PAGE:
Is It Normal If Your Partner Dreads Initiating Sex? An Expert Explains
Consider this: Any time you and your SO get intimate, someone has to be the “initiator.” You know — the one who makes the first move, whether that means seductively removing an article of clothing or whispering something racy in your ear. When bae takes on this role, it makes you feel desirable, and perhaps even loved. So, what if they never do? Is it normal if your partner dreads initiating sex? And if so, what should you do about it?
First off, it’s important to acknowledge that one person may tend to take on the role of initiator more often than the other, whether due to a higher level of confidence or a higher sex drive — and that’s totally fine. However, according to Joshua Klapow, clinical psychologist and host of “The Kurre and Klapow Show,” if your significant other actively and regularly avoids initiating sex, that can be a red flag that points to a deeper issue.
“Dreading initiation is more than preferring not to initiate,” says Dr. Klapow. “It means initiating sex is aversive for them. That could indicate fear of rejection, anticipatory anxiety about their ability to perform during sex, that they don’t see sexual activity as a fulfilling encounter, or that they feel obligated or guilty about not wanting sex. There are many possible reasons, but the fact that they dread it means this is more than a preference. This a negative experience for them. Not necessarily the sex itself – but the initiation of it. Is it problematic? Absolutely.”
That said, keep in mind that this issue does not in any way indicate that your relationship is doomed. It does, however, mean that you need to address it in an open and honest conversation.
“The biggest problem for most couples when it comes to intimacy of any kind is the ability to have meaningful, productive, direct communication — verbal communication around sex, intimacy, love, and romance,” explains Dr. Klapow. “The web of misunderstandings, misperceptions, and different interpretations of non-verbal cues creates a perpetual problem. When couples can learn to talk about sexual challenges, desires and frustrations, so many of the problems are mitigated. However, 90 percent of the time, poor verbal communication because of insecurity, frustration, embarrassment or lack of trust drives more and more problems.”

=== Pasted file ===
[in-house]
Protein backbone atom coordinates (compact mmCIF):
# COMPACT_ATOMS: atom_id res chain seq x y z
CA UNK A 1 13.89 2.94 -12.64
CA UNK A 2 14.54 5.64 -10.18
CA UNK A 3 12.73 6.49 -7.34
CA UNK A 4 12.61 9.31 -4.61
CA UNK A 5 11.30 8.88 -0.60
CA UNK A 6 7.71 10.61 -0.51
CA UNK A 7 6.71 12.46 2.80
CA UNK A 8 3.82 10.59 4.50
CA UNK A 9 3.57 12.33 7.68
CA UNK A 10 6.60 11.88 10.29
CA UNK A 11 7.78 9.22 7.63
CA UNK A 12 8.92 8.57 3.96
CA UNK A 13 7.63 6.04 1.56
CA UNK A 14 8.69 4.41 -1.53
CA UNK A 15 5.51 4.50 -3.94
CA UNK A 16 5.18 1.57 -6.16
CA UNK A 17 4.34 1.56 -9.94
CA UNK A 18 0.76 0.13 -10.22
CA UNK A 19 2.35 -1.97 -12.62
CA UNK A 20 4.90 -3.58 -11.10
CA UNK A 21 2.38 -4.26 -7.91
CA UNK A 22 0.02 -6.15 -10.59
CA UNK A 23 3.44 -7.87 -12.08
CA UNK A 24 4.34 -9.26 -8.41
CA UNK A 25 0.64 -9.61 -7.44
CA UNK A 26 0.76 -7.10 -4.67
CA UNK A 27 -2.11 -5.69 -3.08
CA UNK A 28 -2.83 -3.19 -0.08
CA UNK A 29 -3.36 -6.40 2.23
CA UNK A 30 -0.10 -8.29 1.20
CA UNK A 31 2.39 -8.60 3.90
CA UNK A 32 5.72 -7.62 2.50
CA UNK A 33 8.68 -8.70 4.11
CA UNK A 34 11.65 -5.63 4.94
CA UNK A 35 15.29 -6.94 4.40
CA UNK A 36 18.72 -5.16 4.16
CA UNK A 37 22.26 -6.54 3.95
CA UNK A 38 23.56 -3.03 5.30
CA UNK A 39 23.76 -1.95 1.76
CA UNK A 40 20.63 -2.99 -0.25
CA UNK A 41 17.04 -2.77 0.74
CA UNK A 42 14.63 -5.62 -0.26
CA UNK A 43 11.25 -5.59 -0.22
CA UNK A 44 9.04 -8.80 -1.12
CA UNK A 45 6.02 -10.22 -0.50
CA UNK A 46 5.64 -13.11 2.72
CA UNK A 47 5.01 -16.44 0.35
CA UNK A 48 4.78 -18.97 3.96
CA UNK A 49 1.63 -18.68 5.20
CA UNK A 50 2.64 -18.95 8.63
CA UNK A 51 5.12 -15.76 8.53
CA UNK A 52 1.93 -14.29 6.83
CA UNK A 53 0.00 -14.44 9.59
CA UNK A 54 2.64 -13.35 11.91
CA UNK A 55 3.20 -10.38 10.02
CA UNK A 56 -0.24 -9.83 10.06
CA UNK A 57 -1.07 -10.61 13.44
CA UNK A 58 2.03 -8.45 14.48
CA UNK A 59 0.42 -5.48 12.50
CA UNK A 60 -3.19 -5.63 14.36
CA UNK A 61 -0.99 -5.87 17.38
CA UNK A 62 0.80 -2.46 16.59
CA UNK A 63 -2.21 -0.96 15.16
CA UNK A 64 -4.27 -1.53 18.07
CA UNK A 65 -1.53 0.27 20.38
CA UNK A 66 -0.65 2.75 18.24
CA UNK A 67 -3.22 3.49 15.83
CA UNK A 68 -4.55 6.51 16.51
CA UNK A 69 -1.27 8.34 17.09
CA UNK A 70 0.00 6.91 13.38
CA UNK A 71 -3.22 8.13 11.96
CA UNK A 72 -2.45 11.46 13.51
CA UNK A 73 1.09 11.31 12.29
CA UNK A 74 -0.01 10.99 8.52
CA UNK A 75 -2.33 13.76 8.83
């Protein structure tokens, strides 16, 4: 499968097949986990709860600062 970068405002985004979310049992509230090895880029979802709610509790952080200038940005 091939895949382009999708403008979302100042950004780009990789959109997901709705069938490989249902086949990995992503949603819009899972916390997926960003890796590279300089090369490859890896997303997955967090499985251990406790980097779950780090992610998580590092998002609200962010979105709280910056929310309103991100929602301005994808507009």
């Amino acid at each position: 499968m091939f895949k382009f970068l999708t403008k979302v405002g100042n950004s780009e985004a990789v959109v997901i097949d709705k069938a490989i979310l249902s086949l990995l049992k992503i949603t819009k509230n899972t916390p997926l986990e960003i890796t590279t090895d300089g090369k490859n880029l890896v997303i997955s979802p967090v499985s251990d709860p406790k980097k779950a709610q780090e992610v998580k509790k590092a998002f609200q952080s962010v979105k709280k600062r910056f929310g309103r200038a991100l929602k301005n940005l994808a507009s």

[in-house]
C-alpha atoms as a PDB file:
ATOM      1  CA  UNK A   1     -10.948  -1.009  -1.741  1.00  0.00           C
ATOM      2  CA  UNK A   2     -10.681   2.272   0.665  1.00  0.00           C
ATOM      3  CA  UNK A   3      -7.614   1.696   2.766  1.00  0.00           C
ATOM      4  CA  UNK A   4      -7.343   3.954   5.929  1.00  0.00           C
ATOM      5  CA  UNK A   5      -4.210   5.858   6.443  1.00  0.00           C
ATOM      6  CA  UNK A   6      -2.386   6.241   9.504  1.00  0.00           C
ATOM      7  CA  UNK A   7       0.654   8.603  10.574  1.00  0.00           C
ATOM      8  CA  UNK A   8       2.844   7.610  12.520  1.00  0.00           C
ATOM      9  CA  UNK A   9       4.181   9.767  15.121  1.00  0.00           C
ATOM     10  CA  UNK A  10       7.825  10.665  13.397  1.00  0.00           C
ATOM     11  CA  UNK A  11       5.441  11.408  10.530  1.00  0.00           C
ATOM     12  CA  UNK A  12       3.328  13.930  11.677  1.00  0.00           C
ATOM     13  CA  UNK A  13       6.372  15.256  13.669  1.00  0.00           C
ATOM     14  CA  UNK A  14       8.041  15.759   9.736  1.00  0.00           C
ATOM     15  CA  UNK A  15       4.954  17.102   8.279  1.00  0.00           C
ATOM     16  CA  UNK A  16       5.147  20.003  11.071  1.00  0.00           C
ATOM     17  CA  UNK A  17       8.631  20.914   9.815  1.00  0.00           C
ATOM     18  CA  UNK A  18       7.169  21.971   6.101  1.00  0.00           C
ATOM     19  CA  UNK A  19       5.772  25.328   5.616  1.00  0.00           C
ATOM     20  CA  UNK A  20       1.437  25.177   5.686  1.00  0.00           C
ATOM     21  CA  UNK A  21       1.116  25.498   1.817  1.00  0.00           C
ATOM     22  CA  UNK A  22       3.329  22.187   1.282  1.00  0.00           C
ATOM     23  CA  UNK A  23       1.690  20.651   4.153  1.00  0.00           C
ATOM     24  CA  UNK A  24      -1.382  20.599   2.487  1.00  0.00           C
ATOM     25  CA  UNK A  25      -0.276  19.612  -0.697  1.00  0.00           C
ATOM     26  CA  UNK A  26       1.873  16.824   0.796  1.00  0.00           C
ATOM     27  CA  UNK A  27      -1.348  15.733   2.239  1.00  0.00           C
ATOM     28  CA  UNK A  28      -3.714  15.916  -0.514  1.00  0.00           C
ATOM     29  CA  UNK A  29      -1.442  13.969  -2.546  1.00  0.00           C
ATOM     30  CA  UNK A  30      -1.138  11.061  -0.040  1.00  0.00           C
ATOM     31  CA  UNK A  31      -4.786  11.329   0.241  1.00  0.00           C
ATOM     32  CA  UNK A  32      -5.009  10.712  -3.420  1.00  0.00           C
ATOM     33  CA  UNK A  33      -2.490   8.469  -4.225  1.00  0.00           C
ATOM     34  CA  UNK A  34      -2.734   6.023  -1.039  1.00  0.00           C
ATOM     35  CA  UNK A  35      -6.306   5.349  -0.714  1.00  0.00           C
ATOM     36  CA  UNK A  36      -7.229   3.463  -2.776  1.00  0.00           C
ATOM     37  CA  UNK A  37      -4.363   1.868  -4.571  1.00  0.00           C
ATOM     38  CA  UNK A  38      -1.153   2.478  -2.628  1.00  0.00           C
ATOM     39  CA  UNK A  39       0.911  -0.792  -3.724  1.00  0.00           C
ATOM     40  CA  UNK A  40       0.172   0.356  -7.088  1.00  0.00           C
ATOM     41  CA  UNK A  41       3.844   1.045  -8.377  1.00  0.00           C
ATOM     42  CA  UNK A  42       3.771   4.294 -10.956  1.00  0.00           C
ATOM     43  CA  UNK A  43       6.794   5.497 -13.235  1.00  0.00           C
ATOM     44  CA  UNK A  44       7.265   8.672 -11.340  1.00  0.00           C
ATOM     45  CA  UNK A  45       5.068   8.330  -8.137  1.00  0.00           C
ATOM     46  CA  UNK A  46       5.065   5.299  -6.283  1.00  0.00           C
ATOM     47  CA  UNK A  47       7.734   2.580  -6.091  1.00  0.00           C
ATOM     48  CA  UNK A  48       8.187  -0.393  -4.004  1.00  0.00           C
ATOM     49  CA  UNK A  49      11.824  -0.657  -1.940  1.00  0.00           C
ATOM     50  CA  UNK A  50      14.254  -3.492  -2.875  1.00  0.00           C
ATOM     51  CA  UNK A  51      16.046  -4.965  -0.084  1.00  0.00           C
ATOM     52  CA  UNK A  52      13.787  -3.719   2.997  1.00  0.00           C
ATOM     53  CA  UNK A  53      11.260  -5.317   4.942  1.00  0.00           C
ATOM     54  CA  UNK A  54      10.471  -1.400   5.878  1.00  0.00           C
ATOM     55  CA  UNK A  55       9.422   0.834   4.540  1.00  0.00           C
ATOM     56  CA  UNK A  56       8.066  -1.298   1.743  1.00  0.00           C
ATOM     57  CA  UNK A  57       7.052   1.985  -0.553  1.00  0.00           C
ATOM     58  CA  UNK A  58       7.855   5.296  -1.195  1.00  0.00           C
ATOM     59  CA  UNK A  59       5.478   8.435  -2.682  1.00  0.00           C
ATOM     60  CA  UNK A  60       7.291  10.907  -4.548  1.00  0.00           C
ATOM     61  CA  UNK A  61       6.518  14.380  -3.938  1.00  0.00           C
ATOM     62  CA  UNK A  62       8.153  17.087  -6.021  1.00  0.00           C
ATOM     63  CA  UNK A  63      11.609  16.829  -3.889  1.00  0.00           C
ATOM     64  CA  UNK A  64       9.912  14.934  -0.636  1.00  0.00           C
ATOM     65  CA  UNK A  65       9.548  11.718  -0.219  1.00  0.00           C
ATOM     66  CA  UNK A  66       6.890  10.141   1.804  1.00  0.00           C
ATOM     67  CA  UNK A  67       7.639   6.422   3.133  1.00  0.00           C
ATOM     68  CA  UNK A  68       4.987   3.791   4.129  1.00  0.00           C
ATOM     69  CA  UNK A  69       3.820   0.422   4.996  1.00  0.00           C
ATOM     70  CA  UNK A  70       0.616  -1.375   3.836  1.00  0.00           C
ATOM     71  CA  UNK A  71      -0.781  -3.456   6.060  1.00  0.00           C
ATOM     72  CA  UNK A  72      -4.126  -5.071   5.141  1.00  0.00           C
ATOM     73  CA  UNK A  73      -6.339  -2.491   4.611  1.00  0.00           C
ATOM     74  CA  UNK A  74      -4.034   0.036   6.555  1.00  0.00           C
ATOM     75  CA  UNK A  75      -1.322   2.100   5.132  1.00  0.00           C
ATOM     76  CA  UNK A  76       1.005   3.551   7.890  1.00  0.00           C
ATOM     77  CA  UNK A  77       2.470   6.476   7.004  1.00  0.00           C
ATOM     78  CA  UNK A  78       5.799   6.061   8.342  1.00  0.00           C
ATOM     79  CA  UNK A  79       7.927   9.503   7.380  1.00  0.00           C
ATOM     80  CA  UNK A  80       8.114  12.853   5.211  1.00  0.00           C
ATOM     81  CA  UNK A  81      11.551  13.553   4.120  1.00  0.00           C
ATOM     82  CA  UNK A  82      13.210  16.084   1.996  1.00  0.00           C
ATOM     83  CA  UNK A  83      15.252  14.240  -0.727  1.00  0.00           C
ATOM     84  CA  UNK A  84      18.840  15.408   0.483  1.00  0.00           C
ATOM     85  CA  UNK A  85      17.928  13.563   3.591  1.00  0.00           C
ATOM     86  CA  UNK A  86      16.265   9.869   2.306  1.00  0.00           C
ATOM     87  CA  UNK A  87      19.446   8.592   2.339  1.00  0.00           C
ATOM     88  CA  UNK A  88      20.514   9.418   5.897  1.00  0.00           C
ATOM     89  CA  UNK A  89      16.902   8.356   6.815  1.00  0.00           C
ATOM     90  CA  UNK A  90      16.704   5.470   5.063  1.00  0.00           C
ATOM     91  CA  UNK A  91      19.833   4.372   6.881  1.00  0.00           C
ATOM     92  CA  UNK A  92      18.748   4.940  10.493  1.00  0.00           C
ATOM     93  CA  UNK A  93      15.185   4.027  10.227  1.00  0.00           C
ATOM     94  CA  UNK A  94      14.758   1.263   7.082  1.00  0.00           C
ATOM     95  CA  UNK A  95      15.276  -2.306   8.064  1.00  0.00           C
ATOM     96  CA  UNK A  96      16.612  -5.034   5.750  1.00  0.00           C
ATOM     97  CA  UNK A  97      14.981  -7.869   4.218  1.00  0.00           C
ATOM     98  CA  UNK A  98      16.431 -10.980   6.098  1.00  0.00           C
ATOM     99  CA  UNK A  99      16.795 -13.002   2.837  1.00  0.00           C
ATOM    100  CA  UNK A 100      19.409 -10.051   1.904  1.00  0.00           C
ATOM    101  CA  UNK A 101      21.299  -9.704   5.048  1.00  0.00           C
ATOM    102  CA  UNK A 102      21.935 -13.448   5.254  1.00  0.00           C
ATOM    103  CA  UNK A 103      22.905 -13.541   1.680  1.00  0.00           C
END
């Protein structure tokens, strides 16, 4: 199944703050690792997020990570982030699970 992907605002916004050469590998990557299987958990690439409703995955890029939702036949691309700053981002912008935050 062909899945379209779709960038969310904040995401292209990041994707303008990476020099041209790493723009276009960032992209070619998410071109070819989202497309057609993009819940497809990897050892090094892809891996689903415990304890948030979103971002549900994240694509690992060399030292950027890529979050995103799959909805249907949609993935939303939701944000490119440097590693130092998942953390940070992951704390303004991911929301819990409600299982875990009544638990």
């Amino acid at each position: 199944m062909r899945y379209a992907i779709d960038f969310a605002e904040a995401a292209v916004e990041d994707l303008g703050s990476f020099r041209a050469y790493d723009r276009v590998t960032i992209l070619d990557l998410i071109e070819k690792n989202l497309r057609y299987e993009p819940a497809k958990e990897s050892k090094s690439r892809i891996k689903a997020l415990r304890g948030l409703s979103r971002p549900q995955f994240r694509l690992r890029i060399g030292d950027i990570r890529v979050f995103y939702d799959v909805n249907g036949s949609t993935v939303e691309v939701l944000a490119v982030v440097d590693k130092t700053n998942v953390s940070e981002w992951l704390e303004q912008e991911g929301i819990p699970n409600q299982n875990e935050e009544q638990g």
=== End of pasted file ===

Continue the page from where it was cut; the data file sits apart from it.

Ultimately, Dr. Klapow says it comes down to this: Can you talk about what’s going on in a way that your partner can hear and understand? And can you and your partner both honor the sensitive nature of the topic and be respectful and caring with the conversation?
As Dr. Klapow noted, there are many reasons why someone may be less likely to initiate sex. The hesitance to do so may stem from insecurities about their body, for example, or overall low self-esteem. A person’s libido can also be negatively impacted by mental health conditions, like anxiety, as well as certain prescription medications, particularly antidepressants. If a person is under a lot of stress or has had negative sexual experiences in the past, both of those factors can come into play as well. It’s also worth noting that initiating can put someone in a vulnerable position — especially if their partner isn’t in the mood.
According to Psychology Today contributor Dr. Susan Krauss Whitbourne, a resistance to sexual initiation may be linked to a lack of emotional closeness. So take note of other problems in your relationship, which may make your partner less inclined to initiate sex. For example, if there have been lingering trust issues, building resentments, or unresolved conflicts lately, those might need to be unpacked.
Since it’s likely just an observation at this point, the first step is to confirm that your significant other does, in fact, dread making the first move. Dr. Klapow notes that the only way to do this is by asking your partner about it directly. The key, he says is to bring it up in such a way that your partner feels accepted, loved, and heard.
“The number one rule when it comes to talking about intimacy if it’s something you don’t do as a couple regularly is to be gentle,” he adds. “Recognize that it may be awkward for both of you. Listen to their reasons for not initiating and remember that not being defensive is critical.”
Dr. Klapow advises asking lots of questions as opposed to quickly jumping to defend yourself or make assumptions. In addition to asking why they might dread initiative sex, be curious about how could you help the situation and make them more comfortable.
“Make sure the conversation includes how much you care for them,” how you recognize this is a tough conversation and how you want intimacy to be enjoyable for both of you,” says Dr. Klapow. “Tread lightly but push forward. You can’t fix this problem until you know why, how, and where it is coming from.”
Obviously, gaining an understanding of why your partner may be resistant to initiating sex is key. Once you get to the bottom of what’s preventing them from taking the lead, you can work together on overcoming this issue. Be compassionate, be patient, and remember: Your partner’s uneasiness around initiating sex may have nothing to do with you, so try not to take it personally. Still, while your behavior may not be to blame, how you behave while confronting this issue can have a major impact on whether they are able to overcome their dread. A willingness and eagerness to initiate sex requires feeling safe, comfortable, and confident — and that’s where your support will be crucial.